"We don't just want to be a team that squeaks into the playoffs and not belong there," Davidson said. "We want to be a team that's in the playoffs, belongs there and does some damage. So we've been using that approach with decisions that we've made."
SPENDING AND SUCCESS
Evidence shows that NHL teams that spend money are more likely to punch their playoff ticket.
According to club salaries provided by USAToday.com, 12 of the top 15 spending clubs in 2009-10 advanced to the postseason, and 11 of the top 15 moved on in '08-09. The Blues were an exception to the rule in '08-09, making the playoffs despite the seventh-lowest payroll in the league ($45.5 million).
But the correlation is clear. Combining the team payrolls for the last five years, the Blues have the third-lowest average payroll in the NHL at $39.8 million, ahead of only Atlanta ($37.3 million) and the New York Islanders ($34.3 million). And thus, the Blues are one of eight teams to have made either one or no postseason trips in the last five years. None of the teams with a payroll in the bottom eight this season will be in the playoffs, and none among the bottom nine payroll teams last year made it.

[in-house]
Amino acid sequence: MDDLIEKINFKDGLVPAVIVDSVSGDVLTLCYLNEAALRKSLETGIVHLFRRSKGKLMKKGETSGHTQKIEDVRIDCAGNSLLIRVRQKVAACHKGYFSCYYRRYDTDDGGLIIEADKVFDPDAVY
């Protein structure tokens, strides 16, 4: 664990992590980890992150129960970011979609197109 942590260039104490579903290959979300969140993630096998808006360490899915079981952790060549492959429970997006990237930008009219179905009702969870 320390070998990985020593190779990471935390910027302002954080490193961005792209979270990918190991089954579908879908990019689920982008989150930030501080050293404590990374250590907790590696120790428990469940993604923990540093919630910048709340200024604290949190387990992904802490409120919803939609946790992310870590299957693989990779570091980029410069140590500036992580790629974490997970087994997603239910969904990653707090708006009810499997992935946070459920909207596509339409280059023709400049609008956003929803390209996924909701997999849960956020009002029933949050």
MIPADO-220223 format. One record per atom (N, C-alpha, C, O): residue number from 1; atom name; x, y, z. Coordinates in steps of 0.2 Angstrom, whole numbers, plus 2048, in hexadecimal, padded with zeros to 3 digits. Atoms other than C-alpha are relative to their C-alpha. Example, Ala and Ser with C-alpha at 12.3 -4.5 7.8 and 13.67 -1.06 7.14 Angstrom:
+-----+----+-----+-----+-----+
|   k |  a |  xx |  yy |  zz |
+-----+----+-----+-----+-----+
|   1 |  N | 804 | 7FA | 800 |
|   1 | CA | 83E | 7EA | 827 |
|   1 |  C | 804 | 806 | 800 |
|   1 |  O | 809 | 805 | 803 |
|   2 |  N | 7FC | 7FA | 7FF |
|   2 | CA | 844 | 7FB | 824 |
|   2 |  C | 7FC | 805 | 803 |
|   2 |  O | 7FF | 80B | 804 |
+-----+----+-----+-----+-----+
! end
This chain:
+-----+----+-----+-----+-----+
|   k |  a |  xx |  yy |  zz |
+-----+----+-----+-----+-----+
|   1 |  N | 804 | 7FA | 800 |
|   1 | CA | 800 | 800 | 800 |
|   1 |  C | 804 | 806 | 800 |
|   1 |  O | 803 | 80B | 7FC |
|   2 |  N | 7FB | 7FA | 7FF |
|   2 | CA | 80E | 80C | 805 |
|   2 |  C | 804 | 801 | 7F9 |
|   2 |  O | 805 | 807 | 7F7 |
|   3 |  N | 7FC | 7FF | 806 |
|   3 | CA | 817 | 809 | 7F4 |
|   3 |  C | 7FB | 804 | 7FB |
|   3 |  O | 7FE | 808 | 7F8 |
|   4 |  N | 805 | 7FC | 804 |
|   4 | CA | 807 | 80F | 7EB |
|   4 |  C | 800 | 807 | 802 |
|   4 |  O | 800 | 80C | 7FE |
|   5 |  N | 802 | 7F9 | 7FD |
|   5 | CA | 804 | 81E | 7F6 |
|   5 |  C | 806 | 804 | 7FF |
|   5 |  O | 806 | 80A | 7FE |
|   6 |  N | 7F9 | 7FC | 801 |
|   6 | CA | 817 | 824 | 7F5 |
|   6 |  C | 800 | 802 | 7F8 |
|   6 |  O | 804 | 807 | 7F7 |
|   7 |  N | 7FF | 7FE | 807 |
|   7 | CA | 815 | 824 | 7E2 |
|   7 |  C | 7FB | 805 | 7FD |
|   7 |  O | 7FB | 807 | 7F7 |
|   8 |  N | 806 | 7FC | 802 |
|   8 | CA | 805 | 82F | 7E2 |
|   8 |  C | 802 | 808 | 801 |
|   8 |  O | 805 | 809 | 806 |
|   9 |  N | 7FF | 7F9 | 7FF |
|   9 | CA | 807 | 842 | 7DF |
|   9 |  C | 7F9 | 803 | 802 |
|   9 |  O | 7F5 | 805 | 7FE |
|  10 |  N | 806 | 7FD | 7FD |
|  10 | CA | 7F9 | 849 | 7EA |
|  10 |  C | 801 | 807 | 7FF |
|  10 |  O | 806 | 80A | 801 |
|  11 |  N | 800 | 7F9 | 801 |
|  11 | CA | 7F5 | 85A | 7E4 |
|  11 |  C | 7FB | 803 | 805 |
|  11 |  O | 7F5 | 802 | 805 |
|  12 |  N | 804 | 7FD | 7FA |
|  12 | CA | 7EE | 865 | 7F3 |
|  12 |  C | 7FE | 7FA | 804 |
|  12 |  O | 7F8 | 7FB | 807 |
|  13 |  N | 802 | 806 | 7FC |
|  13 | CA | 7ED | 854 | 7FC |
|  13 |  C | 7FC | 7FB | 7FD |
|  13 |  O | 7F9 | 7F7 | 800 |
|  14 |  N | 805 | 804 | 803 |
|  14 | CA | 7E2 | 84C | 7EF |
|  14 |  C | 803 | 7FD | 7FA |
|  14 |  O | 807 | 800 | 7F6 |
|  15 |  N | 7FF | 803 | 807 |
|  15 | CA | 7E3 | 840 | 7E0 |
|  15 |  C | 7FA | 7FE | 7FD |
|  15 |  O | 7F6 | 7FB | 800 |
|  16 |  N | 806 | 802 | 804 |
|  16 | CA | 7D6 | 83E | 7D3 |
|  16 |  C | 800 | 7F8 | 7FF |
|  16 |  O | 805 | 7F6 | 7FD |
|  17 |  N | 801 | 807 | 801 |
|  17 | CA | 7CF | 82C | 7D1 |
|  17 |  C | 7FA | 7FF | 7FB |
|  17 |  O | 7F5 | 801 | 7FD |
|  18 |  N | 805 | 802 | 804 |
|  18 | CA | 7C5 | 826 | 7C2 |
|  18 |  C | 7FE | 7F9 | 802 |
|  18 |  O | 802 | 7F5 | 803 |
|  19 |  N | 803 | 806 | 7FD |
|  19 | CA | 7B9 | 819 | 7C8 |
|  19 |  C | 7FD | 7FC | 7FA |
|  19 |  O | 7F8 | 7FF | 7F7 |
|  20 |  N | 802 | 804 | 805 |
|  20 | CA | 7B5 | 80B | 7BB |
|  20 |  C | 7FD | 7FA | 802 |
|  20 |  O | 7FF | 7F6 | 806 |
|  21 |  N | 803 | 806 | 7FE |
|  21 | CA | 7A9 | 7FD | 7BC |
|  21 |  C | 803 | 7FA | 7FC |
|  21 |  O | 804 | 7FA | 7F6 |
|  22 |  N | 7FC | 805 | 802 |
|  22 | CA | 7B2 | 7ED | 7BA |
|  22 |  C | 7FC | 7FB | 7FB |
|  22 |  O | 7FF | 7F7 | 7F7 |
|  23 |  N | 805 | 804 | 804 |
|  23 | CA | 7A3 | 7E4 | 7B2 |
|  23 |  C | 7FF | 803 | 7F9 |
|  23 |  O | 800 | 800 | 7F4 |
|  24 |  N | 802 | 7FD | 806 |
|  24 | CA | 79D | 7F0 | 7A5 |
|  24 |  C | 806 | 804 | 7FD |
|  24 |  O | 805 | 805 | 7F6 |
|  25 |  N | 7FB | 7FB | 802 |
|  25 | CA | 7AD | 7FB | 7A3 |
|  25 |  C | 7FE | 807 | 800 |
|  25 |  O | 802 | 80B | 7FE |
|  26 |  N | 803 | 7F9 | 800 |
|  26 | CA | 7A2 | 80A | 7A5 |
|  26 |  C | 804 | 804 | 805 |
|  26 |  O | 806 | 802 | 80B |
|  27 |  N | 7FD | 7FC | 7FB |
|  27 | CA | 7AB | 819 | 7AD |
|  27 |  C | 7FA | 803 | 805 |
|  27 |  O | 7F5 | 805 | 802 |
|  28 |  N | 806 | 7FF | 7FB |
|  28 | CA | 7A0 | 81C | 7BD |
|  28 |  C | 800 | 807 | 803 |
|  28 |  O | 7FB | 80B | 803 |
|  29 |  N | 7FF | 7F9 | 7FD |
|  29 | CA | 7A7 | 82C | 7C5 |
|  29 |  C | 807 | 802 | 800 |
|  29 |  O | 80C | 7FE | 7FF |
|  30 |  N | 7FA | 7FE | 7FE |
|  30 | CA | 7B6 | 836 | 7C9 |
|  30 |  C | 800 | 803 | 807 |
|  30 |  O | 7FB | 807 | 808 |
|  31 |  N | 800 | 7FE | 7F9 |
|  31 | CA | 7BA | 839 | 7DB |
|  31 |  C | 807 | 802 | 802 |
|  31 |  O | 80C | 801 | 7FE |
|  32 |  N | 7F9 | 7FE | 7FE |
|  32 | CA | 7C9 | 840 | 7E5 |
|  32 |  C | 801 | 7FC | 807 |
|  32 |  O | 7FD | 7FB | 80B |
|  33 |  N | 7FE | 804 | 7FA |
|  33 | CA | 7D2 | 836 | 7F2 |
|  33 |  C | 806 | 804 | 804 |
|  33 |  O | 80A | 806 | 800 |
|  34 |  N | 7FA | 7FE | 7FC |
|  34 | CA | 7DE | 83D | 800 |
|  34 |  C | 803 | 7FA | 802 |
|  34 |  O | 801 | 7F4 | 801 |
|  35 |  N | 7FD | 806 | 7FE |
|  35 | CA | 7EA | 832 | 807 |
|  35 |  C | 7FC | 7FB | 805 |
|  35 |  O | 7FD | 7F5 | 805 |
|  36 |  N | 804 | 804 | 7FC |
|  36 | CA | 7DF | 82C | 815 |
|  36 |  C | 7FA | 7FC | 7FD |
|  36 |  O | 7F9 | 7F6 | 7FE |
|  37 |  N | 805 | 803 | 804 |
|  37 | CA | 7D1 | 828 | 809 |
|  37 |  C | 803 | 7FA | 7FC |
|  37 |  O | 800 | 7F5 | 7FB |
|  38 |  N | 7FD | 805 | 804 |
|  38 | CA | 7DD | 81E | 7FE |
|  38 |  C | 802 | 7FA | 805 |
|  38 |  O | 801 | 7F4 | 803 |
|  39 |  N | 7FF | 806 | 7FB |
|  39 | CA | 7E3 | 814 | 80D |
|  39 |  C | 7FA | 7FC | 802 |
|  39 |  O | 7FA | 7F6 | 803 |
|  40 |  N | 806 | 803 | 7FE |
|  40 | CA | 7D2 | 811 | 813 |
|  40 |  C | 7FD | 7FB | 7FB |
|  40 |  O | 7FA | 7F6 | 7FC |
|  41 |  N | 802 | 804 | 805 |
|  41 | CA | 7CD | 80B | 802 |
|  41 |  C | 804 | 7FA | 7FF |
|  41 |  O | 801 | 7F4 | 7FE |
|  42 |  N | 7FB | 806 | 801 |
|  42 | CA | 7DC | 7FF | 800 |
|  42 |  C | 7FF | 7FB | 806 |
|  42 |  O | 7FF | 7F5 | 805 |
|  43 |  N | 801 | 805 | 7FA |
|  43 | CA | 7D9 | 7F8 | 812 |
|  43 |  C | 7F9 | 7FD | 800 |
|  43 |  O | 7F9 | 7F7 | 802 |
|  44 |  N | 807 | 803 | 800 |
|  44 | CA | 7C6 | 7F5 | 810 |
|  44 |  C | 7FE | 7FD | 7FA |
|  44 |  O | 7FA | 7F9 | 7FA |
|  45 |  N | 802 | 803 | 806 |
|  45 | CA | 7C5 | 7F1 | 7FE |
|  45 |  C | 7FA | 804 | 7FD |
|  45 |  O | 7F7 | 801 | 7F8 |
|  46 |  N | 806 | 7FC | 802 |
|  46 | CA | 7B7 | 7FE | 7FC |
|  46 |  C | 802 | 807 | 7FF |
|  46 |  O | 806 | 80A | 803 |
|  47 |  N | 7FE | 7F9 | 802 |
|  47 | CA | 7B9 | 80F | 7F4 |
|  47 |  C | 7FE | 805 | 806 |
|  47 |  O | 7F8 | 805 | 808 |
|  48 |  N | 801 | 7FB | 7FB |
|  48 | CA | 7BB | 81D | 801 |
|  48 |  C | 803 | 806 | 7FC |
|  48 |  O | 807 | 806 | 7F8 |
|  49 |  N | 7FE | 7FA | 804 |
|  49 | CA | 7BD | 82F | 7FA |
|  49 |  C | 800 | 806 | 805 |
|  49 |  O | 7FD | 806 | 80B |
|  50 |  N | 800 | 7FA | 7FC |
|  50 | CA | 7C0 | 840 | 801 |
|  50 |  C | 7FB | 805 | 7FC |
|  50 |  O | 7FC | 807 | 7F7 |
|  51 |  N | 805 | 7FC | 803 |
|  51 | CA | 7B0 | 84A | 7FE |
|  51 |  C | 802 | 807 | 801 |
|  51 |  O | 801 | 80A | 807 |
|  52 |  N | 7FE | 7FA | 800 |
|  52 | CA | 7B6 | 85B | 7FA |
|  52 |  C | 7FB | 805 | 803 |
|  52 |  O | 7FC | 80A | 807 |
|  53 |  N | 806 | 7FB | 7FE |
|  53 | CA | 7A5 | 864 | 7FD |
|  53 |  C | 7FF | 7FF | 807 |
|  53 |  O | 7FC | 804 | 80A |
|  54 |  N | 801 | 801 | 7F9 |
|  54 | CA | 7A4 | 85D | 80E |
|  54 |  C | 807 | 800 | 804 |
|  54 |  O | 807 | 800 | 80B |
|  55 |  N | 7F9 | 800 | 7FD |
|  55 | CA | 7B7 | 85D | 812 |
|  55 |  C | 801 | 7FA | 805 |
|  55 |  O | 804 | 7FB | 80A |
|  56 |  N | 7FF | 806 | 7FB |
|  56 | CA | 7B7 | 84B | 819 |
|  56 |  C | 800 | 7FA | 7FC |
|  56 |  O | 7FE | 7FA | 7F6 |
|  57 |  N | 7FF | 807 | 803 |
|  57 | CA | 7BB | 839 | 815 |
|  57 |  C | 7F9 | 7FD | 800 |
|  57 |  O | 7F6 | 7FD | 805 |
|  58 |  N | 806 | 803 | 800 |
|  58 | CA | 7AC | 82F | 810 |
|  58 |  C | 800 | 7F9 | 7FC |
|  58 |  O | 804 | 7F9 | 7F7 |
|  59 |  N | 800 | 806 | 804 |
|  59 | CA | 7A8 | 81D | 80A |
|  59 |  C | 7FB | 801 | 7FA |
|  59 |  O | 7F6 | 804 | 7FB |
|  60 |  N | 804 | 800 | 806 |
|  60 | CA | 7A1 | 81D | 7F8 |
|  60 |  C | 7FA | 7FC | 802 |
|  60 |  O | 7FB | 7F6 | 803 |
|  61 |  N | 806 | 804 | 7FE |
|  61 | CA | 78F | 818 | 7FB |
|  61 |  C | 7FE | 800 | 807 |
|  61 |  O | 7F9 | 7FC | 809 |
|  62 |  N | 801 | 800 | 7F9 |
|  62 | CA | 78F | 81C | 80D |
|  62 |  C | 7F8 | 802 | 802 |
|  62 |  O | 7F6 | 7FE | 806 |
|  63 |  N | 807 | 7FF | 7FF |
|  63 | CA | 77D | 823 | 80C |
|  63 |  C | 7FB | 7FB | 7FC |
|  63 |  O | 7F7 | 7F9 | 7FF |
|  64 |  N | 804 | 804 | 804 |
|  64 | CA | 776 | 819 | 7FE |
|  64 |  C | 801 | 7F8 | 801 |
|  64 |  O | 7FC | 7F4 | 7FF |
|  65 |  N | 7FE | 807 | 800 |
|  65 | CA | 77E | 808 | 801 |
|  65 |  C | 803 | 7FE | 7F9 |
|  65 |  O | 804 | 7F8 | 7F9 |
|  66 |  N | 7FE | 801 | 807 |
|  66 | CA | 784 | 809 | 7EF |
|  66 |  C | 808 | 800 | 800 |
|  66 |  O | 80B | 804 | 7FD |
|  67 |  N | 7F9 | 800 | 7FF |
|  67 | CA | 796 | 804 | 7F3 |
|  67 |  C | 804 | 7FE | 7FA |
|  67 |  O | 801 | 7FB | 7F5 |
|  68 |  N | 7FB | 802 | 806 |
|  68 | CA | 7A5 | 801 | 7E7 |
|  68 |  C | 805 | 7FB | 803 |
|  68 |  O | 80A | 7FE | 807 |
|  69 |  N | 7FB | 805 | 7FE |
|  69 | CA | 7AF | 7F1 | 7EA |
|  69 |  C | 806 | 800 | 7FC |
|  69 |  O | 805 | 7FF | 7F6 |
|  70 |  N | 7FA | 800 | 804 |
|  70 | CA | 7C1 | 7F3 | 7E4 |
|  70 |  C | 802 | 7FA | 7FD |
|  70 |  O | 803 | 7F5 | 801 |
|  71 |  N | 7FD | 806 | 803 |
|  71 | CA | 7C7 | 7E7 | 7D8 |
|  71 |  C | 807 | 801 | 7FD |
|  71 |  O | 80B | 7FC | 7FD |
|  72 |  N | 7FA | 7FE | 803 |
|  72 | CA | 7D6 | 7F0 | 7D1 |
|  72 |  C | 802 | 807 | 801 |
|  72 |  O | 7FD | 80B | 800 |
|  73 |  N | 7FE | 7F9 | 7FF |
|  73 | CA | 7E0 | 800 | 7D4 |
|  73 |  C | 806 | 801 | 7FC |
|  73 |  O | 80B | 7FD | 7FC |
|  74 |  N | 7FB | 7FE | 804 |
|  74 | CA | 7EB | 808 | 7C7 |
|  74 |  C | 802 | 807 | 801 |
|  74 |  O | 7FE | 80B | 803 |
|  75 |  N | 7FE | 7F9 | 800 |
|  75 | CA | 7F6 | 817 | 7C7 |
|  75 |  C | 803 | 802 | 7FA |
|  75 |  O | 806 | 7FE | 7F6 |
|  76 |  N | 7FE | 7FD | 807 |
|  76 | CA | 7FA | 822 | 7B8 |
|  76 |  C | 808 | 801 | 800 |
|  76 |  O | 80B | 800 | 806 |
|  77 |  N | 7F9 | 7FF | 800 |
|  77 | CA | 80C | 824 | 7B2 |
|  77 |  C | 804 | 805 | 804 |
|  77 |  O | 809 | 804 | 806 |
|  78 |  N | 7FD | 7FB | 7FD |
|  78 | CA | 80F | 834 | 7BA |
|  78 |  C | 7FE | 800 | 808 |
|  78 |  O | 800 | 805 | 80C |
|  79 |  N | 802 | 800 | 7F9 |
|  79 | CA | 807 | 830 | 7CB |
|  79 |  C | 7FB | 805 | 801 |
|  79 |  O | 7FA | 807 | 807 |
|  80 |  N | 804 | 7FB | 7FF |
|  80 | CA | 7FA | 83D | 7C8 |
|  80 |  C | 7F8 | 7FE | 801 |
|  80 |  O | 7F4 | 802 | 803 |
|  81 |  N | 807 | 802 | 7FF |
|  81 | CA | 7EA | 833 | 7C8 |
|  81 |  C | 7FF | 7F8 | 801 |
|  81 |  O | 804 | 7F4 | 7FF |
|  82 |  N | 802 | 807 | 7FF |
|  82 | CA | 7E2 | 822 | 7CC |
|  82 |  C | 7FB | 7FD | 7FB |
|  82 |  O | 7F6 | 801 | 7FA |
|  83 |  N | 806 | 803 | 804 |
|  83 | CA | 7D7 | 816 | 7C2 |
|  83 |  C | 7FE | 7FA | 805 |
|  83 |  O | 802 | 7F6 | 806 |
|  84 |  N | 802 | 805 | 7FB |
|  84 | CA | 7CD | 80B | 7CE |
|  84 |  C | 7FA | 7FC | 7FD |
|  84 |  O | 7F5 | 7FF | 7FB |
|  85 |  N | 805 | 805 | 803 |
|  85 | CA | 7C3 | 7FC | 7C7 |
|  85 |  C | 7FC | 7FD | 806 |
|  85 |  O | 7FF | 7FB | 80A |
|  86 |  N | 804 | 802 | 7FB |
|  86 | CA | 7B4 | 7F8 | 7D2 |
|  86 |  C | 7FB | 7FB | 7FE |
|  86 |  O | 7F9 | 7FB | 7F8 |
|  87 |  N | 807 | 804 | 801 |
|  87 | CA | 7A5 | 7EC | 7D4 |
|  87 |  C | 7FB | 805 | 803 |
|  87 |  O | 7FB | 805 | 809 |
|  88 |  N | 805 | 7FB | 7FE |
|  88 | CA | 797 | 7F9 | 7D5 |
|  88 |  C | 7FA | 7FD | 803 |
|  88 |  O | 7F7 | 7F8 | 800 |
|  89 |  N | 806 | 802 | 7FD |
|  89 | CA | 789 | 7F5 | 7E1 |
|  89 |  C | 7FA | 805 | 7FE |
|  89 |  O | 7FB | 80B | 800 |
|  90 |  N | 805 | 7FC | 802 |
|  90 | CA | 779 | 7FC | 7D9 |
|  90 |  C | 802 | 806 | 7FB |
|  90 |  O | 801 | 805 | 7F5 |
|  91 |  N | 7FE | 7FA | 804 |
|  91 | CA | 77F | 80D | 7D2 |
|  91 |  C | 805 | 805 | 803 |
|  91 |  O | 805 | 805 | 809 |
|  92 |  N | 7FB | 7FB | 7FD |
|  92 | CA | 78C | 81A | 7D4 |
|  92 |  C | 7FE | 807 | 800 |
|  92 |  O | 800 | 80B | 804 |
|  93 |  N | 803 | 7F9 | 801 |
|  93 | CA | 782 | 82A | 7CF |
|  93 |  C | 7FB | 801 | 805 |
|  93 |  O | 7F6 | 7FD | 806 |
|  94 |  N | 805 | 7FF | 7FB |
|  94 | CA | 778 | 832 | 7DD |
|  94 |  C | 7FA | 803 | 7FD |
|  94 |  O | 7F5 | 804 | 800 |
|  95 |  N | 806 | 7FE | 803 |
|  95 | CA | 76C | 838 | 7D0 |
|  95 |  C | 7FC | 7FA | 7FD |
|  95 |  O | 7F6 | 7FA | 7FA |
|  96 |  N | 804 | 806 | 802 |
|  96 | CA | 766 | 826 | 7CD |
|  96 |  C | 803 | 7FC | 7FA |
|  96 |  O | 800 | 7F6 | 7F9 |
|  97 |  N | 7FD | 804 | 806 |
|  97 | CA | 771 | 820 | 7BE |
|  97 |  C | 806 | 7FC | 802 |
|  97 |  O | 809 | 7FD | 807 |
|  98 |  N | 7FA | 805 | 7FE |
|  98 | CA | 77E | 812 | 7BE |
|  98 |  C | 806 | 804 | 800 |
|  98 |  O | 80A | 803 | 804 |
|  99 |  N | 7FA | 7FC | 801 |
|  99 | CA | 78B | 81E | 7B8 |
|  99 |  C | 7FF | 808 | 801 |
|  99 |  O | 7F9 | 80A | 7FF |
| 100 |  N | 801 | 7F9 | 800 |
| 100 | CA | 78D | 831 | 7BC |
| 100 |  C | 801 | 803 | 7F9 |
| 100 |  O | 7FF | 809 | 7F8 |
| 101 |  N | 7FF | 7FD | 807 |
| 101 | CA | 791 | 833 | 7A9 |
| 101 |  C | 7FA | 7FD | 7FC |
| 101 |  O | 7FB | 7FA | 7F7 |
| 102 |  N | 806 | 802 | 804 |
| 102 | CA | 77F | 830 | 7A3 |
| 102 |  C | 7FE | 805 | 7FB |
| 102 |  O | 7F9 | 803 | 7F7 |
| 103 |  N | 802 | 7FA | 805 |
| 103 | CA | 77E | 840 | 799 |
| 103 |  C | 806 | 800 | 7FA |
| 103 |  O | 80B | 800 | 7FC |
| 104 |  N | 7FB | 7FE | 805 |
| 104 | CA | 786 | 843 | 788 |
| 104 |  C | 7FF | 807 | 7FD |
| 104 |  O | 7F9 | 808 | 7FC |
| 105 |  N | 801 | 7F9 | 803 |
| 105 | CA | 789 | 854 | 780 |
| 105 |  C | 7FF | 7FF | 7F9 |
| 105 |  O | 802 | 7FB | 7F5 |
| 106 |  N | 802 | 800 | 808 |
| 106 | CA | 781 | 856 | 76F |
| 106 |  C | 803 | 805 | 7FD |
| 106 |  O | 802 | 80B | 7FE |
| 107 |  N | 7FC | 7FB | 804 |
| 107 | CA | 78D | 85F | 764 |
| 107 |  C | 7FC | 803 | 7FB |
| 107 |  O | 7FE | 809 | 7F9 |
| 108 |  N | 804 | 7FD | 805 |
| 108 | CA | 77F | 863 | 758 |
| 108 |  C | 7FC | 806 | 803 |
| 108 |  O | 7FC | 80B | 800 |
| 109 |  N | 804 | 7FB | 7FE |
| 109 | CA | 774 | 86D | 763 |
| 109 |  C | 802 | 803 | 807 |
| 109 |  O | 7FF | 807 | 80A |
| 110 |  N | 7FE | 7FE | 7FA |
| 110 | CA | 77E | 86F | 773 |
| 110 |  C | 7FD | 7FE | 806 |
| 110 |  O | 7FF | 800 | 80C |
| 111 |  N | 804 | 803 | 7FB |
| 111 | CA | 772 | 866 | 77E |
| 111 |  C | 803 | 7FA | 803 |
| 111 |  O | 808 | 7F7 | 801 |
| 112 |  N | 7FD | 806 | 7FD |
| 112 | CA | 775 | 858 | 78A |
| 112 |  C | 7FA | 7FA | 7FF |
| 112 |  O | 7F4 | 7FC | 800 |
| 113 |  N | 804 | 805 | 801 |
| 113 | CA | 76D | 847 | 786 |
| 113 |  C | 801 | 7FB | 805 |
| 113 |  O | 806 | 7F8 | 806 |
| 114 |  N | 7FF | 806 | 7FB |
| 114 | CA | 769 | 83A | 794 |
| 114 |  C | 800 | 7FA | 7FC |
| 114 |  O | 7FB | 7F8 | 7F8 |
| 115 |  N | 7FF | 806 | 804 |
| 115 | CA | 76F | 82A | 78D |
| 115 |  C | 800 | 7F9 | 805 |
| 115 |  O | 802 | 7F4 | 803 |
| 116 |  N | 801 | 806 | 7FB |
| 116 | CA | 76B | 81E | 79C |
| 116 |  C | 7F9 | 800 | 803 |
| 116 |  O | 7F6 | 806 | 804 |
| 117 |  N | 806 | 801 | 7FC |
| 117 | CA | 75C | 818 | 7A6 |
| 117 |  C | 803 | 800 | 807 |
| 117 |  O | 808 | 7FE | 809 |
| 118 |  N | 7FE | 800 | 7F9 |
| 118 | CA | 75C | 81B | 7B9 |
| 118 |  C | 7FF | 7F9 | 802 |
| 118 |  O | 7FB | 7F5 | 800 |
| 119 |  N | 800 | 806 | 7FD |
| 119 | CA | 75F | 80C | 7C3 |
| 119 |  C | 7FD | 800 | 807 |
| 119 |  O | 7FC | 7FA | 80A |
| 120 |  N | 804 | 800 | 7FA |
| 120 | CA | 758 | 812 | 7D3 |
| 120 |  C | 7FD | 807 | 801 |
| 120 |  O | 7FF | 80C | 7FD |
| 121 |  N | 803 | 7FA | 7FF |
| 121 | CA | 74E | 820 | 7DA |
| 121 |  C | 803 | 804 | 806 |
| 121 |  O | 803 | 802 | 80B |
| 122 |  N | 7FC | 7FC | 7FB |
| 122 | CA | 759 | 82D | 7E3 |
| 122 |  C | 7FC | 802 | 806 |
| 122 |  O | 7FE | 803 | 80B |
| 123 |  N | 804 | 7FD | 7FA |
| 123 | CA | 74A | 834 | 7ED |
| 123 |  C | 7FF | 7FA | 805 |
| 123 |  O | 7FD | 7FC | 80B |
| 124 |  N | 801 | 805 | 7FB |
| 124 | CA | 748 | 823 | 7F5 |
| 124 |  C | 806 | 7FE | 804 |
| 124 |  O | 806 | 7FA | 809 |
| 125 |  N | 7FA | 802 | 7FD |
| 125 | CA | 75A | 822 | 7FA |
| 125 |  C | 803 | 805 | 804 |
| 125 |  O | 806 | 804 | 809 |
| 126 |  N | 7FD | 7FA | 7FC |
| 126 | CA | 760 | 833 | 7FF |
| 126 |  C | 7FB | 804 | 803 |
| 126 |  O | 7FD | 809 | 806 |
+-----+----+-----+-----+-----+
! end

Davidson noted that this year's salary-cap floor ($43.4 million) is greater than the cap ceiling ($39 million) in the year after the lockout.
"Obviously business is good in the NHL, but it's changed dramatically the finances of the (sport)," he said. "I believe in whenever we're given a budget, we deal with our budget and we do the best we can, and that's the end of the story."
Injuries haven't helped the Blues' situation. Perron missed 72 games this season because of a concussion, Oshie was out 31 with a broken ankle, Polak sat for 24 with a severed tendon in his wrist and Andy McDonald missed 24 with a concussion.
"The Blues were right there," Nashville general manager David Poile said. "They were as good as anybody in our division, our conference. It just went the wrong way, and I think it's all because of the injuries. You can certainly see that now "they're just about healthy and look how well they're playing."
The Blues hope to get Perron back next season, and they also hope to retain the fan-base that helped sell out all 41 home games this season, a far cry from the sparse crowds that gathered before Checketts bought the team. But with much uncertainty surrounding the sale of the club, few know what to expect next season.
"It's too late for this year, but I don't think there's anybody that doesn't think the Blues are a playoff team," Poile said. "I would be very happy if Doug Armstrong wanted to call me about a lot of his players, but I don't think that's going to happen. They're certainly a team that's trending upward. I'm sure they thought it was going to be this year, and it sure looked like it, but when you get things that you can't control, it becomes a fine line between getting in there and not."